Motorola didn't make a big deal of it, but the Droid X's lack of physical keyboard could be its biggest distinction from the original Droid smartphone.
It's obvious why Motorola would drop the sliding keyboard from the Droid X: The phone's 4.3-inch screen adds enough bulk already, and tacking on a keyboard would've turned the Droid X into an unwieldy tank. Still, the move signals a shift away from physical keyboards in smartphones, one that's been a long time coming.
(Read the opposing viewpoint on this topic from JR Raphael who writes "The physical smartphone keyboard is not dead" in his post "Motorola Droid X and the Keyboard Death Debate")
Arguably, Apple started this trend with the iPhone in 2007. Not everyone was sold on the touch screen keyboard. PCWorld listed the lack of keys as one of the iPhone's "gotchas," and research firm User Centric tried to empirically measure the virtual keyboard's lack of usefulness. My PCWorld colleague Tim Moynihan prayed that touch screen keyboards would not be the future of smartphones.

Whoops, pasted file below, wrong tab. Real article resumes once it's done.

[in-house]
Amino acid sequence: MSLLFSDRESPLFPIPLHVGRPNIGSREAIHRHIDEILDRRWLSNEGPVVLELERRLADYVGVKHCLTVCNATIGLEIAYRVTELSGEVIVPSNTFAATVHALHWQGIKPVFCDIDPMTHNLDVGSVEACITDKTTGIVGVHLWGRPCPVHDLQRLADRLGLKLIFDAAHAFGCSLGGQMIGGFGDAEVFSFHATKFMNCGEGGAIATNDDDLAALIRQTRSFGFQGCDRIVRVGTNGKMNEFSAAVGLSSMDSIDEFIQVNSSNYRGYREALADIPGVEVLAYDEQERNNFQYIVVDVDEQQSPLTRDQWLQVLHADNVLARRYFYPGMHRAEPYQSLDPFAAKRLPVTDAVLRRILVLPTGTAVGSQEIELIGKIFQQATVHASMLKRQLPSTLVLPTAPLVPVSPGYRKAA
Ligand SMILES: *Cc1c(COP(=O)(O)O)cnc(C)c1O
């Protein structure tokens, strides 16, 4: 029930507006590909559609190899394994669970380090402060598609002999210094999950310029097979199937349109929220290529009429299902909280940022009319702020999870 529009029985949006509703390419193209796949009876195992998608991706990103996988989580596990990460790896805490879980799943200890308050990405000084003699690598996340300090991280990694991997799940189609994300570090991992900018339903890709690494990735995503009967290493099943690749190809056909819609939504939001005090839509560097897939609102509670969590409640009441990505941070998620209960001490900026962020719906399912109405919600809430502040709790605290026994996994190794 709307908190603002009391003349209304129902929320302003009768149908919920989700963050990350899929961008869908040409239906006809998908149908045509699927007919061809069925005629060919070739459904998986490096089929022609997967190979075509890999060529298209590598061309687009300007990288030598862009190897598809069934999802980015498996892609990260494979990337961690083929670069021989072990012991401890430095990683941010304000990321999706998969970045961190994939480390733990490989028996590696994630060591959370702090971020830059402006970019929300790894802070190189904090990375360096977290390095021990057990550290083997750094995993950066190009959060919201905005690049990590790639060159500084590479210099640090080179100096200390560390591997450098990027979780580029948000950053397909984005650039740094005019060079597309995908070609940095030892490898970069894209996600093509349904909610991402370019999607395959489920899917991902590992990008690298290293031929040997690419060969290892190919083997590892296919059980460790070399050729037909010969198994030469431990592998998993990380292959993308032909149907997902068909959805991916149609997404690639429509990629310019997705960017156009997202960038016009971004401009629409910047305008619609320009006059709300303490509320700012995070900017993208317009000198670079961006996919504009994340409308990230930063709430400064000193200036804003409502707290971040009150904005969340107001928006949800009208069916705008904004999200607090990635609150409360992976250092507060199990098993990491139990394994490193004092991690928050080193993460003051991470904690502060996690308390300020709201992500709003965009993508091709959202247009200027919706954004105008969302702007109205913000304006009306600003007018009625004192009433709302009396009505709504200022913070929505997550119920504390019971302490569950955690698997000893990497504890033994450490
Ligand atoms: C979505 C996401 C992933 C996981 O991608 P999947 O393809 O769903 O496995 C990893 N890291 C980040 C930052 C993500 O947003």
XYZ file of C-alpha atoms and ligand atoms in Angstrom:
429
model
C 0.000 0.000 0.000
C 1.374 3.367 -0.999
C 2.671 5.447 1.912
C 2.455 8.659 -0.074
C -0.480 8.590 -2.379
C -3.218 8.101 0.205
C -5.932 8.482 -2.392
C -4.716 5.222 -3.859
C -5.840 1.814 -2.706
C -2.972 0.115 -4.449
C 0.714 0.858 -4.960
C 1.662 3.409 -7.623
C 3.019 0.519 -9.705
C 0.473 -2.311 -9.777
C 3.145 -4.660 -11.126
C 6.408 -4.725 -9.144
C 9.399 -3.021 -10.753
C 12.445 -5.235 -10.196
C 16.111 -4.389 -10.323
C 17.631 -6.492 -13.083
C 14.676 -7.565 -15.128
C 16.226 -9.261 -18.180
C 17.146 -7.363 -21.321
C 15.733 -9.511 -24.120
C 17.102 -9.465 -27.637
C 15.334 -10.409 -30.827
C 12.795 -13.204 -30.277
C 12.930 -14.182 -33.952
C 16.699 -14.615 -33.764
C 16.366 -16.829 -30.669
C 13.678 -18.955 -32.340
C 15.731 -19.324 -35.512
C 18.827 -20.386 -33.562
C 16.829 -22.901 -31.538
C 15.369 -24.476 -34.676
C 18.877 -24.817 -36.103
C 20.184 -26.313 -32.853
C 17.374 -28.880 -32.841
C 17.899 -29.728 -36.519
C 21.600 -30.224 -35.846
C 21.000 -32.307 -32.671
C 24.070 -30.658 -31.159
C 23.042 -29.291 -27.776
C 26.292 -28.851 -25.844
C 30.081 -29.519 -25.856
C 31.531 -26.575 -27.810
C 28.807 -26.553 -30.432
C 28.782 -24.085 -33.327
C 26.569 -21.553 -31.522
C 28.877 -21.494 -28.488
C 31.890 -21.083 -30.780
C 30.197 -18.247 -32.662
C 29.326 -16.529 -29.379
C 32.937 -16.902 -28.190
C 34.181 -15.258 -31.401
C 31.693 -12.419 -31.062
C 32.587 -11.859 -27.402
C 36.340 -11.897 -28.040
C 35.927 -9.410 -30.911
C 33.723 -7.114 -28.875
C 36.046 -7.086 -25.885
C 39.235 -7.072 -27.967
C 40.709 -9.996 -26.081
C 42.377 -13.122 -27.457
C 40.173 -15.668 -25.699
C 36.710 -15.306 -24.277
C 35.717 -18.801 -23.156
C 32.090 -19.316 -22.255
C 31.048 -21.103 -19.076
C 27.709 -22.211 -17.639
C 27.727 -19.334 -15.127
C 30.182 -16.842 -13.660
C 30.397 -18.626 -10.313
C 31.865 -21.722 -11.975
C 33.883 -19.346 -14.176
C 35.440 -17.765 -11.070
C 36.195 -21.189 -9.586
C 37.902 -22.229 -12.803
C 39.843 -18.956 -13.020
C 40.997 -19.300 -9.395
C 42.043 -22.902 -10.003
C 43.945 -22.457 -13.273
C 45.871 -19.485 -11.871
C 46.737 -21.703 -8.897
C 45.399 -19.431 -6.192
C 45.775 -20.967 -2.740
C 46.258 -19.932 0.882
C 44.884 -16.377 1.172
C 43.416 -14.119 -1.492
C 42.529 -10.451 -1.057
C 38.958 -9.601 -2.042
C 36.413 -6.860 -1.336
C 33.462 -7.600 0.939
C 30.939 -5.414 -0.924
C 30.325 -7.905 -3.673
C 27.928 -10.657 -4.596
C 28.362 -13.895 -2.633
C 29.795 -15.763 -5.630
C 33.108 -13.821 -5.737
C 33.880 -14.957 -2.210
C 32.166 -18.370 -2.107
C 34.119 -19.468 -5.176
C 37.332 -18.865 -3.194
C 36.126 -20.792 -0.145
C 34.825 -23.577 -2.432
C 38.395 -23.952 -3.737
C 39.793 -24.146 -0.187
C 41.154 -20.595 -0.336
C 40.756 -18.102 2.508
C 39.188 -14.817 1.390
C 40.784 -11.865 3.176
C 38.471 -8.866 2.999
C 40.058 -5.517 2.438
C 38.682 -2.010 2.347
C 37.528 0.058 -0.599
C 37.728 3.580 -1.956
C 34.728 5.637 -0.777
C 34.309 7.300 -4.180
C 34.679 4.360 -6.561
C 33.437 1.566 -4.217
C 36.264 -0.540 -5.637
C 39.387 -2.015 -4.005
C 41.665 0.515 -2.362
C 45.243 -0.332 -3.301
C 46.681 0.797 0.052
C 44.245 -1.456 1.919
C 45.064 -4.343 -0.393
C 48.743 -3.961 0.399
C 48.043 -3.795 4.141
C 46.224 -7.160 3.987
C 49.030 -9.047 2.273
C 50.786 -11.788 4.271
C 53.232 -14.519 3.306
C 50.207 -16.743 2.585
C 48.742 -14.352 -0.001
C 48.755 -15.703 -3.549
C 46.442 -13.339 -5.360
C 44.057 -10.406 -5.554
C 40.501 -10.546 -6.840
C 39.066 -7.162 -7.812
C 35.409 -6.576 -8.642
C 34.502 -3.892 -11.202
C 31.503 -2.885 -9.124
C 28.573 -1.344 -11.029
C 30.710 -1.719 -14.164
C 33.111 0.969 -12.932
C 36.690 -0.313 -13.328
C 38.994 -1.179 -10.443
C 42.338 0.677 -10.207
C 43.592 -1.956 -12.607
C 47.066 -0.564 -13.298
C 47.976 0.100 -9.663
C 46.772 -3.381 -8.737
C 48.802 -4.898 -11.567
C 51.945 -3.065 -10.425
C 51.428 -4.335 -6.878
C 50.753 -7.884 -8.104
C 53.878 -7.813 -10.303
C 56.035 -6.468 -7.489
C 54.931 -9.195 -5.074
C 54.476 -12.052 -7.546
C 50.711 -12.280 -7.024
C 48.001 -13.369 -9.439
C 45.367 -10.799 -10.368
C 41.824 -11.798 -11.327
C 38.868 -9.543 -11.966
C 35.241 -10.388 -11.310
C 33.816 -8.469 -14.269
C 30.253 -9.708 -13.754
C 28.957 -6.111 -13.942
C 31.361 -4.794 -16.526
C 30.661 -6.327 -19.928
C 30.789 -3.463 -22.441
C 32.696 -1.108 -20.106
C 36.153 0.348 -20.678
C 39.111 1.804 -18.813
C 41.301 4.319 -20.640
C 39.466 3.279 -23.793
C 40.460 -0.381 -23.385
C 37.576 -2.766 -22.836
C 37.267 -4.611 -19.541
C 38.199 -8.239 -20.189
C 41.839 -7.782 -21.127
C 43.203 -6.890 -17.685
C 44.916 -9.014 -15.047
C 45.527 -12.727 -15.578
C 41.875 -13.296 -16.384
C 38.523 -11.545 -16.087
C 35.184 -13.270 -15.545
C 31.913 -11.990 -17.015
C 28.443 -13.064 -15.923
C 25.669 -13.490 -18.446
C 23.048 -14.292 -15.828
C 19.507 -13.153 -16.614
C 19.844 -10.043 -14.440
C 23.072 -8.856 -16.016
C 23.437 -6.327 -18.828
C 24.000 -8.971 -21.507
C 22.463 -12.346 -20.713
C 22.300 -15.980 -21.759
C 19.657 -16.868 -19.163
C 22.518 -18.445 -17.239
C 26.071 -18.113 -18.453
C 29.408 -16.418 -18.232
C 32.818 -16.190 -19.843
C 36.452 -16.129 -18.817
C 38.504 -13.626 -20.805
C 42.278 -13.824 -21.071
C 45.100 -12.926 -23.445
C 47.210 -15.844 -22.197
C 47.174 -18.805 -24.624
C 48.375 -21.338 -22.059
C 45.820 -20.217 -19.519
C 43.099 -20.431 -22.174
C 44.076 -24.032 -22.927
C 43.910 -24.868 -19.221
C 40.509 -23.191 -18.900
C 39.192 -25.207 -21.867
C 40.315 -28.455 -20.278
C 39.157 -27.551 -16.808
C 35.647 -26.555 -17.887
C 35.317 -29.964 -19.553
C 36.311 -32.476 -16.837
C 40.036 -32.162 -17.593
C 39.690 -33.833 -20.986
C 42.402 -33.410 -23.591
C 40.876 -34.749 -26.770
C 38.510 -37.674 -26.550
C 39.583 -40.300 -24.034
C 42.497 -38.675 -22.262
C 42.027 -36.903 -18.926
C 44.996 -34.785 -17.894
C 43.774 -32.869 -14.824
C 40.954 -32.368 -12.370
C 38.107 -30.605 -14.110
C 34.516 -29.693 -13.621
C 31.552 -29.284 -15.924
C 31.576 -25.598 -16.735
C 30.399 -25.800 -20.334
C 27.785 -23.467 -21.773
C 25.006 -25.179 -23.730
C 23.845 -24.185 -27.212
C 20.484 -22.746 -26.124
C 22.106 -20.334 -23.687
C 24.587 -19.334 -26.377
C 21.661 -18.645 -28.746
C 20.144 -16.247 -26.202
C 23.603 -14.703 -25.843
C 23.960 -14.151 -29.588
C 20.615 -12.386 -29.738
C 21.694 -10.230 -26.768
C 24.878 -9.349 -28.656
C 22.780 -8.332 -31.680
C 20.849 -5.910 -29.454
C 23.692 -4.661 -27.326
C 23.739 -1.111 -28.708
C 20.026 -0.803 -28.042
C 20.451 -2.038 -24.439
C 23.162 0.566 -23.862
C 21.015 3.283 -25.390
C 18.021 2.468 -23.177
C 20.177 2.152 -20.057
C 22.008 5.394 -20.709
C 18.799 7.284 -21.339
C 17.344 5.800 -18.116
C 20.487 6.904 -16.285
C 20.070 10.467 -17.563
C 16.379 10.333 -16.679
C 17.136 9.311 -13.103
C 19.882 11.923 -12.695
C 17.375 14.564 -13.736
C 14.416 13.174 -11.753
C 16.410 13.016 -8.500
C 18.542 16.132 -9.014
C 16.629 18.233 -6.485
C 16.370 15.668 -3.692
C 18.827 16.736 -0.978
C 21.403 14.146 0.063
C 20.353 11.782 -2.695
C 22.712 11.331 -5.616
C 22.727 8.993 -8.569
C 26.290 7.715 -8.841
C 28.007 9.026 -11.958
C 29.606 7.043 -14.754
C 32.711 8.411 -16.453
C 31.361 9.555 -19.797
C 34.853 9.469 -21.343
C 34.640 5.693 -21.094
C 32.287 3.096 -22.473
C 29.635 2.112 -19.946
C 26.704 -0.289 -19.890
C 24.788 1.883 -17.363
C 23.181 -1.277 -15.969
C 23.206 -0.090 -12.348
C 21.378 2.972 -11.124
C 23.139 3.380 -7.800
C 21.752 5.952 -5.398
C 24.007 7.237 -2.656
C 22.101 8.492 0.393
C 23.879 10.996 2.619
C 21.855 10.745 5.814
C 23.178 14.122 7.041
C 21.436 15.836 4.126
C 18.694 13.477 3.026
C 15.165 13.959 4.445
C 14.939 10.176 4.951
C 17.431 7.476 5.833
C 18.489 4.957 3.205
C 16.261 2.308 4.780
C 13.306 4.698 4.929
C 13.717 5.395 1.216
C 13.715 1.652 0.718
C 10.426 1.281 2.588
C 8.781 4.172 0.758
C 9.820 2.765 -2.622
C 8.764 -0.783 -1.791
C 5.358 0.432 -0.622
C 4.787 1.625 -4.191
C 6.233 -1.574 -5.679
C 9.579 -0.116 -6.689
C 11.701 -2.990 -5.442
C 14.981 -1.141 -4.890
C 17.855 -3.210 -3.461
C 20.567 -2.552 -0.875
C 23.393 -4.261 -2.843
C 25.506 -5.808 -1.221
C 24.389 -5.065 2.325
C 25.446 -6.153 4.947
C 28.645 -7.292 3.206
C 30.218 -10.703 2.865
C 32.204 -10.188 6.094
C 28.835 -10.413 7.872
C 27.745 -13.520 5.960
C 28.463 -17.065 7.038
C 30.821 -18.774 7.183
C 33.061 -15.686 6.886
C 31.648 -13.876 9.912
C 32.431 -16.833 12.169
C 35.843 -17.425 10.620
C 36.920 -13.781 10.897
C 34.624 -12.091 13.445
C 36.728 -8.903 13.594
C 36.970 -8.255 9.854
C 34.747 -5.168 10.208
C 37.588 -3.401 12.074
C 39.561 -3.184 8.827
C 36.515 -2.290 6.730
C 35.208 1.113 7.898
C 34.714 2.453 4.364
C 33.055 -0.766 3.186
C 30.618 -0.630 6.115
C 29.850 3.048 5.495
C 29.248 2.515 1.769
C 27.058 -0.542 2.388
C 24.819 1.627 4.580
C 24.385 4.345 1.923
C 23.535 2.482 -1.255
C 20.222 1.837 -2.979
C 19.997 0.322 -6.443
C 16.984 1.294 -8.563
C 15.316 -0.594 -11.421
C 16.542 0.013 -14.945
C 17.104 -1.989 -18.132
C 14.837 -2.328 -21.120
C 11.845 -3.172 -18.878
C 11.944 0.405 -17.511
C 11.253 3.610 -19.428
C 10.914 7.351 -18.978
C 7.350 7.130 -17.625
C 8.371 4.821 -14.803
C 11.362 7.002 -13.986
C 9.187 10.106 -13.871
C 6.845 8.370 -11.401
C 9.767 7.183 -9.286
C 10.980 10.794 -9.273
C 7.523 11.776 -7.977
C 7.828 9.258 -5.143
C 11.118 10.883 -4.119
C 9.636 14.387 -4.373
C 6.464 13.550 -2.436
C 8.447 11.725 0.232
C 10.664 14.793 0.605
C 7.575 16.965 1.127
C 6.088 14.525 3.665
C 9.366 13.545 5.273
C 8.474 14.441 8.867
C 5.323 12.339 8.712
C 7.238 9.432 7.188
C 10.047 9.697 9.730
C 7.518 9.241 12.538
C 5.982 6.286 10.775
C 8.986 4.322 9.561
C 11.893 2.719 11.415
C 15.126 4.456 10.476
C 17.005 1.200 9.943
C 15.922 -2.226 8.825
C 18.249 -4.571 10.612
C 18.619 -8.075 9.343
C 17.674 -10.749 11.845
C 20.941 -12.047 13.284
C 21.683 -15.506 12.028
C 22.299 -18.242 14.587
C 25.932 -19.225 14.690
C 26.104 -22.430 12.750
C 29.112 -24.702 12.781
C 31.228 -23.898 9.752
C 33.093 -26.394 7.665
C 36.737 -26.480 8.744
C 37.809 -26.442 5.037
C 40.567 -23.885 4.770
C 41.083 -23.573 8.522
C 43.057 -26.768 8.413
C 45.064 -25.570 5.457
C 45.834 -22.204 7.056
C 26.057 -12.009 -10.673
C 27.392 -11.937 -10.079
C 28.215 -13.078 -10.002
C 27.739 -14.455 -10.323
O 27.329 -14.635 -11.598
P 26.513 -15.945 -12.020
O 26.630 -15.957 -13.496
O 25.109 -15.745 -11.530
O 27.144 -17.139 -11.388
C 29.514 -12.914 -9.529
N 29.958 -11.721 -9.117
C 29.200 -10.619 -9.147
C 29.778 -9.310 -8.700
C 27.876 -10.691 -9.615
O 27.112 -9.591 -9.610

Unfortunately for Tim, they are. Rare is the high-end smartphone that attempts the physical keyboard - Blackberry phones excluded, but we'll get to that in a moment -- and the ones that tried have failed. The Palm Pre, hyped in part because of its vertically-sliding keyboard, lost points in PC World's review because the hardware felt flimsy. The original Droid also got pre-release props for including a slide-out keyboard, only to lose favor because its flat keys were difficult to use.
As for Blackberry phones, indeed the physical keyboard is still a strong lure, but wait a minute: According to Nielsen, Research in Motion's keyboard-free Blackberry Storm was the seventh-most popular phone series in the United States last year, and the second-most popular Blackberry series. Not everyone associates Blackberry with the Curve's screen on top, keyboard below aesthetic.
Looking ahead, more smartphone makers will opt for a touch screen that runs the length of the phone, without the bulk of a sliding keyboard behind it. Look at Windows Phone 7, for example. Although Microsoft will allow for phones with physical keyboards, it's telling that the prototypes Microsoft demonstrated to the press in February used virtual keys instead. It's just better to have a full touch screen with no bulky, sliding parts.
I won't go so far to say that in some murky, distant future, you won't find a single smartphone that has no physical keyboard. After all, the flip phone fell out of favor long ago, and you can still find those with any wireless carrier. But in terms of popular use, the physical keyboard is dying, and Droid X is helping arrange the funeral.